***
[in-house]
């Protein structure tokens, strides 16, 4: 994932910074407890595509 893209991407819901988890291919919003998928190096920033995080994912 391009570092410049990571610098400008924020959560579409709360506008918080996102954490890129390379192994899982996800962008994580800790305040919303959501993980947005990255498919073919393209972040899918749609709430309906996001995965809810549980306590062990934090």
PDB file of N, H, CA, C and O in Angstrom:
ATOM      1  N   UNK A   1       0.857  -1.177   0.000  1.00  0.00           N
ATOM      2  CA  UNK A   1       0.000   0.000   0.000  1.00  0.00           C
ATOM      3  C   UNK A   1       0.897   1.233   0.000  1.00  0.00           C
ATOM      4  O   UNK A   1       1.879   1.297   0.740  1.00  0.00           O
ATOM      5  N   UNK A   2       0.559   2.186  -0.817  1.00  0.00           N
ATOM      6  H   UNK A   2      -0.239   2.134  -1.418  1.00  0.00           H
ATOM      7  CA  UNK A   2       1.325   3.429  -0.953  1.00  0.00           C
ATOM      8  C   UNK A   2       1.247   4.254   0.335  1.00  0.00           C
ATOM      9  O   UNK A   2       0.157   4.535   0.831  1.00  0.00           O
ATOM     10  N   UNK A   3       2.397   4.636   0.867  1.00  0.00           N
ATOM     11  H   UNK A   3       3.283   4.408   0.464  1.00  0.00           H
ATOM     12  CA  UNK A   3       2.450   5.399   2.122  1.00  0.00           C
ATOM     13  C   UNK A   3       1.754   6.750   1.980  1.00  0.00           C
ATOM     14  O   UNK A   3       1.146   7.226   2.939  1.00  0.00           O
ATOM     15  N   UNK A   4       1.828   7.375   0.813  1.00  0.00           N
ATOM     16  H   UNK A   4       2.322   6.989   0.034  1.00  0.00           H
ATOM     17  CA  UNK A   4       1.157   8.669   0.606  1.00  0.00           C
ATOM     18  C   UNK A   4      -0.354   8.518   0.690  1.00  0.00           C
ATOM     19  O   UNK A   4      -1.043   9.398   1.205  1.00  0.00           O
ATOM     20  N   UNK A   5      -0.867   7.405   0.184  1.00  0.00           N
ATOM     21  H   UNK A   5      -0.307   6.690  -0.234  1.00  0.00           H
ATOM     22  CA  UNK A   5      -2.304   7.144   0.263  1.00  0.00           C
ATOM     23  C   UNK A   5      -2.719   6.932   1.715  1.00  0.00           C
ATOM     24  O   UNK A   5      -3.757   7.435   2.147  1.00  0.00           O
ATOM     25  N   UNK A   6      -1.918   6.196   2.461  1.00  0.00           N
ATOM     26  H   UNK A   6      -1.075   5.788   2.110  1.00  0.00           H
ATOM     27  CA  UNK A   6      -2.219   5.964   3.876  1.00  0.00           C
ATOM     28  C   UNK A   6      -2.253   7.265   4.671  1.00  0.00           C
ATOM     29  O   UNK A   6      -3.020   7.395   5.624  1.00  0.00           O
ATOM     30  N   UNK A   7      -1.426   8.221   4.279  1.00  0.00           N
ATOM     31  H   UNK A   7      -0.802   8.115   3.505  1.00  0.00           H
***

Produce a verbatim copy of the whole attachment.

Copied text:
[in-house]
């Protein structure tokens, strides 16, 4: 994932910074407890595509 893209991407819901988890291919919003998928190096920033995080994912 391009570092410049990571610098400008924020959560579409709360506008918080996102954490890129390379192994899982996800962008994580800790305040919303959501993980947005990255498919073919393209972040899918749609709430309906996001995965809810549980306590062990934090």
PDB file of N, H, CA, C and O in Angstrom:
ATOM      1  N   UNK A   1       0.857  -1.177   0.000  1.00  0.00           N
ATOM      2  CA  UNK A   1       0.000   0.000   0.000  1.00  0.00           C
ATOM      3  C   UNK A   1       0.897   1.233   0.000  1.00  0.00           C
ATOM      4  O   UNK A   1       1.879   1.297   0.740  1.00  0.00           O
ATOM      5  N   UNK A   2       0.559   2.186  -0.817  1.00  0.00           N
ATOM      6  H   UNK A   2      -0.239   2.134  -1.418  1.00  0.00           H
ATOM      7  CA  UNK A   2       1.325   3.429  -0.953  1.00  0.00           C
ATOM      8  C   UNK A   2       1.247   4.254   0.335  1.00  0.00           C
ATOM      9  O   UNK A   2       0.157   4.535   0.831  1.00  0.00           O
ATOM     10  N   UNK A   3       2.397   4.636   0.867  1.00  0.00           N
ATOM     11  H   UNK A   3       3.283   4.408   0.464  1.00  0.00           H
ATOM     12  CA  UNK A   3       2.450   5.399   2.122  1.00  0.00           C
ATOM     13  C   UNK A   3       1.754   6.750   1.980  1.00  0.00           C
ATOM     14  O   UNK A   3       1.146   7.226   2.939  1.00  0.00           O
ATOM     15  N   UNK A   4       1.828   7.375   0.813  1.00  0.00           N
ATOM     16  H   UNK A   4       2.322   6.989   0.034  1.00  0.00           H
ATOM     17  CA  UNK A   4       1.157   8.669   0.606  1.00  0.00           C
ATOM     18  C   UNK A   4      -0.354   8.518   0.690  1.00  0.00           C
ATOM     19  O   UNK A   4      -1.043   9.398   1.205  1.00  0.00           O
ATOM     20  N   UNK A   5      -0.867   7.405   0.184  1.00  0.00           N
ATOM     21  H   UNK A   5      -0.307   6.690  -0.234  1.00  0.00           H
ATOM     22  CA  UNK A   5      -2.304   7.144   0.263  1.00  0.00           C
ATOM     23  C   UNK A   5      -2.719   6.932   1.715  1.00  0.00           C
ATOM     24  O   UNK A   5      -3.757   7.435   2.147  1.00  0.00           O
ATOM     25  N   UNK A   6      -1.918   6.196   2.461  1.00  0.00           N
ATOM     26  H   UNK A   6      -1.075   5.788   2.110  1.00  0.00           H
ATOM     27  CA  UNK A   6      -2.219   5.964   3.876  1.00  0.00           C
ATOM     28  C   UNK A   6      -2.253   7.265   4.671  1.00  0.00           C
ATOM     29  O   UNK A   6      -3.020   7.395   5.624  1.00  0.00           O
ATOM     30  N   UNK A   7      -1.426   8.221   4.279  1.00  0.00           N
ATOM     31  H   UNK A   7      -0.802   8.115   3.505  1.00  0.00           H